How To Use Food To Balance Your Hormones

Via: Iakov Filimonov


by Chantelle Zakariasen

on May 2, 2016

Hormonal imbalances affect men and women of all ages. It’s no surprise when we look at just how many toxins in our environment directly affect the endocrine system, the collection of glands responsible for hormone production.

Our food system is riddled with hormone disruptors in many forms. Conventionally raised animals are commonly injected with growth hormone to increase milk production and speed up the meat and milk manufacturing process. Growth hormones are probably the most extreme example of substances which directly affect our hormonal health when it comes to food, but there are sneakier, more pervasive examples at large.

Americans now get almost 20 percent of their calories from a single food source: soybean oil. Via: Shawn Hempel | Shutterstock.

Americans now get almost 20 percent of their calories from a single food source: Soybean oil. Via: Shawn Hempel | Shutterstock.

Soy is the main grain used to feed cattle, chickens, and pigs. Apart from soy being the furthest thing from the natural diet of these animals, it’s also high in xenoestrogens, a molecule very similar to estrogen which tricks our bodies into thinking it’s the real deal.

Soft plastics are another culprit — and since nearly every commercially bought food and beverage item is stored in plastic, it should give us great cause for concern. Plastics contain xenoestrogens and BPA as well as other known endocrine disrupters.

These toxins are just the tip of the iceberg when it comes to explaining why young girls and boys are hitting puberty earlier than ever, and reproductive cancers are on the rise.

But instead of focusing on all of the dangerous additives causing hormonal distress, let’s look at the foods that can help heal hormone imbalances. They are plentiful, and by incorporating more of the good stuff we can more easily get rid of the bad.

Via: MaraZe | Shutterstock

Via: MaraZe | Shutterstock

1. Coconut Oil And Healthy Saturated Fats

Gone are the days of saturated fats being cast as the villain in the fight against heart disease and obesity. If we truly are what we eat, then we need to be eating more healthy saturated fats, since they make up half of our cell membrane structures. Saturated fat also balances blood sugar levels and helps regulate insulin. Fat may seem unrelated to hormones, but it’s all connected. Hormone imbalances can cause weight gain, mood swings, irritability, and cravings — all of which can become out of control when blood sugar levels look like a rollercoaster instead of a river.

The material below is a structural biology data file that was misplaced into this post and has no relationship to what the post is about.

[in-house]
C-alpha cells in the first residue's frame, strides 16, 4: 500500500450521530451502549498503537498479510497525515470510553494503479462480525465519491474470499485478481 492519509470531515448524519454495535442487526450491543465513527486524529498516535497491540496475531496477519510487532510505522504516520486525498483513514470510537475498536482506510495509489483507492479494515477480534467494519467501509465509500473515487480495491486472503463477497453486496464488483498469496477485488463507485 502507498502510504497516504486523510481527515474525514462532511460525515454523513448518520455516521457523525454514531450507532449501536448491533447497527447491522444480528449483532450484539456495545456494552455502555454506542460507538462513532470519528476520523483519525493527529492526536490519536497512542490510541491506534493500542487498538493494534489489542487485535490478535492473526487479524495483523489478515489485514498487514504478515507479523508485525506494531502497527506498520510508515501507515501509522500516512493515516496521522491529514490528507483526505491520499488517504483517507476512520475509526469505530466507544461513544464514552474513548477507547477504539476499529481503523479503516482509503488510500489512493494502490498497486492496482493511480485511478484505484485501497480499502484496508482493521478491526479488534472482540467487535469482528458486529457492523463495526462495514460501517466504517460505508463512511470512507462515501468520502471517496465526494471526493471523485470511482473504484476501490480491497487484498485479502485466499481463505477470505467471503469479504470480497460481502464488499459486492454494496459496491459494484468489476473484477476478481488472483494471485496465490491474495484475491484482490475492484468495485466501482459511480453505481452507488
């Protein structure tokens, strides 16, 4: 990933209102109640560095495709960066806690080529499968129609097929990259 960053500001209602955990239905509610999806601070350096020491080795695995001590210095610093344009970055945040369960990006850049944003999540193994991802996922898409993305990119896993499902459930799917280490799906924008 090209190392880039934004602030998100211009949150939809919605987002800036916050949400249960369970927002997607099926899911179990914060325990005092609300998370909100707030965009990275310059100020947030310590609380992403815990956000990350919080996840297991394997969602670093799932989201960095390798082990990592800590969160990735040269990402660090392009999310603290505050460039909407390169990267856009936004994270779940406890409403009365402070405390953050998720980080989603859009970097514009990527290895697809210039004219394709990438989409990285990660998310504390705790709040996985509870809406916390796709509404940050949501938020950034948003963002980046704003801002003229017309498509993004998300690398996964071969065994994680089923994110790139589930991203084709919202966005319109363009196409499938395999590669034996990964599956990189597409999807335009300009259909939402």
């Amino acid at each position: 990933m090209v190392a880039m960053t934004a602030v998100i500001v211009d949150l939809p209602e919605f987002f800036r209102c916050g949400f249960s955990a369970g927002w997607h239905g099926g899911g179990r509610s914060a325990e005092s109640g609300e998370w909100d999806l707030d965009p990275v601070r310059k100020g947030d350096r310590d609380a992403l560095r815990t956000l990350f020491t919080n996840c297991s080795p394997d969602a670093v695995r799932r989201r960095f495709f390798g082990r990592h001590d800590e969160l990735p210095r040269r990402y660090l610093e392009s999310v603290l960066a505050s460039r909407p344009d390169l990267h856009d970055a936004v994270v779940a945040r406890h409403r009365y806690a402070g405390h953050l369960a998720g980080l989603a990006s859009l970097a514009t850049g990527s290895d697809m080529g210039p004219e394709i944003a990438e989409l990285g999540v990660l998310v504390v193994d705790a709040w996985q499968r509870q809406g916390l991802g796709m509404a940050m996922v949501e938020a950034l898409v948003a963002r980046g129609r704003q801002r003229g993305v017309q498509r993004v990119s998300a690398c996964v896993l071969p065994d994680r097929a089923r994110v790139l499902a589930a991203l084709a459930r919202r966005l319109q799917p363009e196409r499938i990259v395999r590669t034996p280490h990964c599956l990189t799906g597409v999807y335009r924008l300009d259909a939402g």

Coconut oil rich in MCT’s has been shown to help boost metabolism. It’s particularly therapeutic for people with thyroid issues. Thyroid health directly affects metabolism, making it difficult to lose excess weight or maintain a healthy weight. Butter from pasture-raised cows is also a healthy source of saturated fat. It’s high in essential vitamins that help support hormone production, including vitamins A and K, alongside HDL cholesterol (the good stuff).

Estrogen is stored in fat. That’s why women have much softer fat on their bodies than men. The common — but misguided — hypothesis is that women who want to balance their hormones should avoid fat. But avoiding nutrient-dense fats is counterproductive. Fat is not the enemy. When we purposefully deprive ourselves of it, our bodies go into a sort of starvation mode and become less willing to let go of excess fat and more willing to turn whatever carbohydrates and sugars we’re consuming into fat.

The key is to consume healthy fats. Saturated fats release slowly giving us sustained lasting energy and balanced blood sugar levels. When we get saturated fats from sources like coconut oil and grass-fed butter, we also get a bevy of other benefits that these nourishing whole foods have to offer.

Via: Dani Vincek | Shutterstock

Via: Dani Vincek | Shutterstock

2. Fatty Wild Fish For Omega-3 (Salmon, Lake Trout, Herring, And Sardines)

While we’re on the topic of fat, it’s impossible to ignore omega-3 fatty acids. Though well known for their brain-boosting effects, they’re less recognized for their potential to help balance hormones. Omega-3’s are an important essential fatty acid, meaning our bodies don’t make them, and we must get these fatty acids elsewhere. When it comes to balancing hormones and mitigating the symptoms caused by such imbalances, omega-3’s get much of their effectiveness from their anti-inflammatory and mood stabilizing properties.

PCOS is an endocrine disorder said to affect 1 in 15 women. It’s painful and uncomfortable, with side effects like weight gain and painful menstruation. One study found that omega-3 supplementation combined with a diet low in carbohydrates reduced associated pain and other symptoms.